Morphia of Melitene, now modern day Malatya in Turkey, was the daughter of nobleman Gabriel of Melitene, and wife to Baldwin le Bourcq, who would later become Baldwin II, King of Jerusalem.
Their marriage was not widely discussed in contemporary sources so there is no way to definitively know if the union was a happy one. Baldwin waited for the arrival of his wife in 1119 before being crowned so they could be crowned together.
The couple had four children together, all daughters, the most famous of whom was Melisende of Jerusalem who became queen after her father.
Whilst Morphia was not recognised for her participation in the wider governing of the kingdom, she was well known for her intervening when Baldwin was captured by Ortoqid Turk, Belek.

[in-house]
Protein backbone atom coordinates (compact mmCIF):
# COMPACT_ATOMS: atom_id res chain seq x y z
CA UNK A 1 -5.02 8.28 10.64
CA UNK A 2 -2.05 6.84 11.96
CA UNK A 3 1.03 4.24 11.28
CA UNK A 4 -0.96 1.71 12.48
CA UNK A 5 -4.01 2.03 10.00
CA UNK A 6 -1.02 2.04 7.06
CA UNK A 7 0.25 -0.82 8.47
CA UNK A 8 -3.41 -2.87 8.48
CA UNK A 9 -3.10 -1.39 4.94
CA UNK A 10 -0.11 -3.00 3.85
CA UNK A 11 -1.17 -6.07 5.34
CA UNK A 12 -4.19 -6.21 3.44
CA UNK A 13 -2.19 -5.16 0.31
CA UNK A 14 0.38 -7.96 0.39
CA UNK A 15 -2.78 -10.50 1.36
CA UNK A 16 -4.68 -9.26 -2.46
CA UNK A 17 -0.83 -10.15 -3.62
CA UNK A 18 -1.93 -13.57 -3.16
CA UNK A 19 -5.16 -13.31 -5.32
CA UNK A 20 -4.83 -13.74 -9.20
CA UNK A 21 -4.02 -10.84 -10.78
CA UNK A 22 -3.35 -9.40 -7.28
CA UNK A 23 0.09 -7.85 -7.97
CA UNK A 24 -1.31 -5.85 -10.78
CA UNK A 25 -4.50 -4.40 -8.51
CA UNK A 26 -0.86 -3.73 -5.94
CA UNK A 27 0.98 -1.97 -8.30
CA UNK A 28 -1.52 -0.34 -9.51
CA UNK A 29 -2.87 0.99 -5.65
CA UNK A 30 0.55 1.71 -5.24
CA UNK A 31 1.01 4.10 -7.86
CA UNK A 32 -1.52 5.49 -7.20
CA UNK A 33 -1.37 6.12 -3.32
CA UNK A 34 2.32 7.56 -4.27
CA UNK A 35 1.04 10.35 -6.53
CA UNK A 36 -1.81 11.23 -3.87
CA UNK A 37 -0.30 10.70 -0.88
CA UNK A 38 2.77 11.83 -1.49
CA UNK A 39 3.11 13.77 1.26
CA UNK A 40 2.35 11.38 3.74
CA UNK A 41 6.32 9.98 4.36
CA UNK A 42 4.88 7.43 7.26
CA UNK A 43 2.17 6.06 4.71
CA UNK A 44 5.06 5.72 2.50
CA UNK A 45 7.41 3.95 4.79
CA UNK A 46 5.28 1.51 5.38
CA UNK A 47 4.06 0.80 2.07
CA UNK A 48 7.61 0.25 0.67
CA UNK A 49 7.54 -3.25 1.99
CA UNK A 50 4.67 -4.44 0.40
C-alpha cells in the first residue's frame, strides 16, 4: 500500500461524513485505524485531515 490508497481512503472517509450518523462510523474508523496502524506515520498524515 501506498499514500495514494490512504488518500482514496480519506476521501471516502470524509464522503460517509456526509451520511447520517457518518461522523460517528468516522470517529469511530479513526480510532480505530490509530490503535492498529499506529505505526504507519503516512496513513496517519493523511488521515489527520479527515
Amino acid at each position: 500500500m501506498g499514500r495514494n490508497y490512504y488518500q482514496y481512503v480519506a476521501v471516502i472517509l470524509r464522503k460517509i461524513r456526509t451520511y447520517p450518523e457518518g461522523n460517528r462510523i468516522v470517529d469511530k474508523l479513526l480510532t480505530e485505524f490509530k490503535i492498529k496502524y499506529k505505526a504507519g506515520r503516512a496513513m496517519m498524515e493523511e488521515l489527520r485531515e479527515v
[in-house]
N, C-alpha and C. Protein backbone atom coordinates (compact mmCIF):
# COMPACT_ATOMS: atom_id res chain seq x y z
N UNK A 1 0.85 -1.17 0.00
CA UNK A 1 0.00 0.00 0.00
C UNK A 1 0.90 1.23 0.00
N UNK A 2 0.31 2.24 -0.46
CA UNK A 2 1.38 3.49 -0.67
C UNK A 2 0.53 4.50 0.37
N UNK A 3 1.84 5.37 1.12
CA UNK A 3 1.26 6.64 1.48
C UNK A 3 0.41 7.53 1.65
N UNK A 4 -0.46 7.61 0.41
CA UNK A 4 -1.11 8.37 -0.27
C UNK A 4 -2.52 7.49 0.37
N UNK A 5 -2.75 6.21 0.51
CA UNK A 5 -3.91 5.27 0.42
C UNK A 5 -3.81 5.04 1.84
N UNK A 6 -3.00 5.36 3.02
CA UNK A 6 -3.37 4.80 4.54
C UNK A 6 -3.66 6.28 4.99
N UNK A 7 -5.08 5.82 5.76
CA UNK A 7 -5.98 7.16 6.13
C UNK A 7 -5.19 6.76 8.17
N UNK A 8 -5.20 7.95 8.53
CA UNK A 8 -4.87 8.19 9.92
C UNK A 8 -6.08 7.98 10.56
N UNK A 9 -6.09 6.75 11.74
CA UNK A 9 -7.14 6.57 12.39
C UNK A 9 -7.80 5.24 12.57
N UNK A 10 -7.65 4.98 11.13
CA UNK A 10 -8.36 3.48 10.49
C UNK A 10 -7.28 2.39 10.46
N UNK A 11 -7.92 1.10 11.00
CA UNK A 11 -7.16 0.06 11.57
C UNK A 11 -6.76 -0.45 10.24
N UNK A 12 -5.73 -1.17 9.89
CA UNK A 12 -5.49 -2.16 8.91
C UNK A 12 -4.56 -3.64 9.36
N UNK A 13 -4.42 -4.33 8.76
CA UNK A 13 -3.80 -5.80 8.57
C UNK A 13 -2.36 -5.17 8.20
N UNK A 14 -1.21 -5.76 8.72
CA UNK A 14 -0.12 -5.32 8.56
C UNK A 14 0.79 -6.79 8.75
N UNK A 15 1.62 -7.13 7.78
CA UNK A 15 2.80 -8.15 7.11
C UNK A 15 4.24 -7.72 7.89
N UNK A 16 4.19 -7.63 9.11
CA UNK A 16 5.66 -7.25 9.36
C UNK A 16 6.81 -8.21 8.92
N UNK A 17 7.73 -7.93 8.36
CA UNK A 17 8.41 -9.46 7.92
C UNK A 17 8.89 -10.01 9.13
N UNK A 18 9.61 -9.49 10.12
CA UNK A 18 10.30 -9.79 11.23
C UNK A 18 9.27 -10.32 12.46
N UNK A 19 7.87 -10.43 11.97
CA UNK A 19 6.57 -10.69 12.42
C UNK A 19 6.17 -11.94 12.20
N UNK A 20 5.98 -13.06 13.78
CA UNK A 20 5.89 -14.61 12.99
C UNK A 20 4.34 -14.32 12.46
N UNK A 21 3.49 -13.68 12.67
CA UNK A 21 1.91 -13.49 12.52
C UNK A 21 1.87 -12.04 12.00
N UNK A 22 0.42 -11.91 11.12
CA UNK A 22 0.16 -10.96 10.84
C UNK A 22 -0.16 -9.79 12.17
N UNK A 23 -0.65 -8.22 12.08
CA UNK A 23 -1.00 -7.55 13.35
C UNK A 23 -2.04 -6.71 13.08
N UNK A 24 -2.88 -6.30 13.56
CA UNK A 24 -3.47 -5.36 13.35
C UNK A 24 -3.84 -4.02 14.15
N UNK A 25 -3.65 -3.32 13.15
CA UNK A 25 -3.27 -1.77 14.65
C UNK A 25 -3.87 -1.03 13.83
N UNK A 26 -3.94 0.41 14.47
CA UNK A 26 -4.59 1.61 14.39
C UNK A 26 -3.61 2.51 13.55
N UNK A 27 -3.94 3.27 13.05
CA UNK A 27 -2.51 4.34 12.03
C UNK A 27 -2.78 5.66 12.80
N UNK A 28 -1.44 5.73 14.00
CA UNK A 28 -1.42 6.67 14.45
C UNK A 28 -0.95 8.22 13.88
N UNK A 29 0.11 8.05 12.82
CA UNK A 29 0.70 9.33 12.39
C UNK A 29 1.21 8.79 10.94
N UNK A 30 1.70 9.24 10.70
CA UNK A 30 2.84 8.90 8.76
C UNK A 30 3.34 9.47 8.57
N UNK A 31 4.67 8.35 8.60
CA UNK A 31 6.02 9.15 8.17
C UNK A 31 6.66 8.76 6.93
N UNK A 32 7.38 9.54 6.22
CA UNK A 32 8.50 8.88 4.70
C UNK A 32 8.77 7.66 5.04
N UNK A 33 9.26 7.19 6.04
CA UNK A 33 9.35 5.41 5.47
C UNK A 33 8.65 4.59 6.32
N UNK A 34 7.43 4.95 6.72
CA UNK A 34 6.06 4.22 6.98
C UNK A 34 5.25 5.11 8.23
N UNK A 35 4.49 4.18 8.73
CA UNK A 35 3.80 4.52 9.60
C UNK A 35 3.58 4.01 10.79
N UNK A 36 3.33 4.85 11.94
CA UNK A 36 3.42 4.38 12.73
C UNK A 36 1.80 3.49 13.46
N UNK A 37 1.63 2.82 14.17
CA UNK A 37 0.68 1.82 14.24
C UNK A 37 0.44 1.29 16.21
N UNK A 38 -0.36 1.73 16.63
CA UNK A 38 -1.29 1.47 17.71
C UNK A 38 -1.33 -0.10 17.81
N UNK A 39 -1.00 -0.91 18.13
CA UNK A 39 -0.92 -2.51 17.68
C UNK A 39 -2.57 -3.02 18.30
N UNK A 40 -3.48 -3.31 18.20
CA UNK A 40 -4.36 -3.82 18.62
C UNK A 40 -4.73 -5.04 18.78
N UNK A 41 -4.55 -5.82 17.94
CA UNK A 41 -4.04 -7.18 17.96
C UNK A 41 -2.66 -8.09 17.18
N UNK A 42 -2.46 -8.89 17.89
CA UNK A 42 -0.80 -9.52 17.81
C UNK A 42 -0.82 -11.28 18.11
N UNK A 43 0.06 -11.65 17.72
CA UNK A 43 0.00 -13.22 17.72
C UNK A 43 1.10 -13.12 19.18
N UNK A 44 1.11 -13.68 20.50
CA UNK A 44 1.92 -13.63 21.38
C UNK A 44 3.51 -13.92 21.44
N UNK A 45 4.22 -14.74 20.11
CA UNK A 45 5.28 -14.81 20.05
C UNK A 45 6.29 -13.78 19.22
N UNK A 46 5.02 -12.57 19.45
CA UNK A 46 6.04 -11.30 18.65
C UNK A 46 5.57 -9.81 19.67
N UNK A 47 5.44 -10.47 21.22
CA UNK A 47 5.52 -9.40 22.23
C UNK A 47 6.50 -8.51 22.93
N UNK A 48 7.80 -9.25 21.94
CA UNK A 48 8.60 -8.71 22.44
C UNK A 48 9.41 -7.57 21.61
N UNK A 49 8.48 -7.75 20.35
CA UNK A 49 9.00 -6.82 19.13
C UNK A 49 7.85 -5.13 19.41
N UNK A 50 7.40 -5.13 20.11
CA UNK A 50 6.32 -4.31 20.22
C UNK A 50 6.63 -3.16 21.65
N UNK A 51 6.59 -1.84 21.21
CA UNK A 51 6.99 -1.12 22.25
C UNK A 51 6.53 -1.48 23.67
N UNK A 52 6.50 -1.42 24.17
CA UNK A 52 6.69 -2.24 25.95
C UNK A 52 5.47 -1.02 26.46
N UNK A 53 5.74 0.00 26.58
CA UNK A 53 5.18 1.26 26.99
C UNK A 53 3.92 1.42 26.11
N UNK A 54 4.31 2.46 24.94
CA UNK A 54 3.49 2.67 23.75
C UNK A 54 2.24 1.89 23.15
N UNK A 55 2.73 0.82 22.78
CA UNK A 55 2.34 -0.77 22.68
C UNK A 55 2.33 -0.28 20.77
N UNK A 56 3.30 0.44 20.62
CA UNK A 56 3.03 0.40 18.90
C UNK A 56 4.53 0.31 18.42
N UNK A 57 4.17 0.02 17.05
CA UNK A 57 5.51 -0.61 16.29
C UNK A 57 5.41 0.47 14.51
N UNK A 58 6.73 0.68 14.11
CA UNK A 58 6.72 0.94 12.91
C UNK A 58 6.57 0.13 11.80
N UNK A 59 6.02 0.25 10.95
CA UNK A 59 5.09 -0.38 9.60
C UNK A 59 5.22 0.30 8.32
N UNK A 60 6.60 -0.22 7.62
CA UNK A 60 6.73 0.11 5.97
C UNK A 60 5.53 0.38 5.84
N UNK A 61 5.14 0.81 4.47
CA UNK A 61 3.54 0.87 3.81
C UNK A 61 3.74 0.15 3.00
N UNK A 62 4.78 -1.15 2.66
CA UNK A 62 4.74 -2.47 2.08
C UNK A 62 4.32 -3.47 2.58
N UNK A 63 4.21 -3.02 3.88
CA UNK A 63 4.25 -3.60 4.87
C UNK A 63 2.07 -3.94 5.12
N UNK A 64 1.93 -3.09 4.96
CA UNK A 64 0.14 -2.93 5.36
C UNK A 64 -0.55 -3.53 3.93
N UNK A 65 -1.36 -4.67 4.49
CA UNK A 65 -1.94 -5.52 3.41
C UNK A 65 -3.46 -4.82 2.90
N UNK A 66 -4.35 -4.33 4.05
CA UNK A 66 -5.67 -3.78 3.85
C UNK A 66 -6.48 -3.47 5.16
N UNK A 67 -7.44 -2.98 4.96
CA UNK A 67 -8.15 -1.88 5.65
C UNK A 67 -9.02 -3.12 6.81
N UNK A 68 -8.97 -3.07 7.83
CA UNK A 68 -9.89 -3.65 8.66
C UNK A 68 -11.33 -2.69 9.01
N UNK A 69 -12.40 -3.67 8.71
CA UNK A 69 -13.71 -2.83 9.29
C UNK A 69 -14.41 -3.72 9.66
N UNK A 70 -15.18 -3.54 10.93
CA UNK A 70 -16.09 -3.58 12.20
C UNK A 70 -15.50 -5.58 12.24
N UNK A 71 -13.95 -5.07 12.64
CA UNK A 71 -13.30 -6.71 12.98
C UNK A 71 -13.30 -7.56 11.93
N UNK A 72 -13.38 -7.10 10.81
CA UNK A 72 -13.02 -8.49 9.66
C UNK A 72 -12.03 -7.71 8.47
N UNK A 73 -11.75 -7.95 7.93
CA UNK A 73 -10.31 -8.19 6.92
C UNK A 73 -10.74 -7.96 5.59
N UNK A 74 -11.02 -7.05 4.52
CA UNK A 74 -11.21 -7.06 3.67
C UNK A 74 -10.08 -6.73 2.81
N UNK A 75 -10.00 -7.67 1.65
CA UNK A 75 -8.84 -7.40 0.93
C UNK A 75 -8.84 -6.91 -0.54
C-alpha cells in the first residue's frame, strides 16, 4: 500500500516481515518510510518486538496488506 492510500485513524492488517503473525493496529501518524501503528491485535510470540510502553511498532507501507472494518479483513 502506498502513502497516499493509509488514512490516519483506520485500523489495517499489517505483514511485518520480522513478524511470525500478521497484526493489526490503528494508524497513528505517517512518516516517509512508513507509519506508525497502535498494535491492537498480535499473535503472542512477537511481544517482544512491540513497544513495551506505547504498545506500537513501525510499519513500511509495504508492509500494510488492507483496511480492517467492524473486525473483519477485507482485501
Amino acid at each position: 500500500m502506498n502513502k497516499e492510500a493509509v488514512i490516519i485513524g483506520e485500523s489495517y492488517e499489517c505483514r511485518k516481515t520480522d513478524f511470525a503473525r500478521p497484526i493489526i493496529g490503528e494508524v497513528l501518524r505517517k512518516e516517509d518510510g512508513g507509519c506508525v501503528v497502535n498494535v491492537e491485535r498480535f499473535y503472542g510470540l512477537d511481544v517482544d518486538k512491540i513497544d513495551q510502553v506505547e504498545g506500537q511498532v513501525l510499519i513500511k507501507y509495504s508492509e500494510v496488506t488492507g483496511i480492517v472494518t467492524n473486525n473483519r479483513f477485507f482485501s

She organised a rescue mission made up of men likely sourced through her Armenian connections to storm the fortress of Khartpert where her husband was being kept.
When this attempt failed, Morphia arranged for her daughter, Iveta, to be given as a hostage in exchange for the king. After her death, Morphia was buried in St Mary’s Jehosaphat, where the Virgin was said to have ascended to heaven.
Bernard Hamilton, “Women in the Crusader States: Queens of Jerusalem (1100-1190),” Studies in Church History Subsidia 1 (1978): 143-74
Natasha Hodgson and Amy Fuller, “Introduction,” in Religion and Conflict in Medieval and Early Modern Worlds: Identities, Communities and Authorities, eds., Amy Fuller, John McCallum, and Nicholas Morton, 1-14 (London: Routledge, 2020).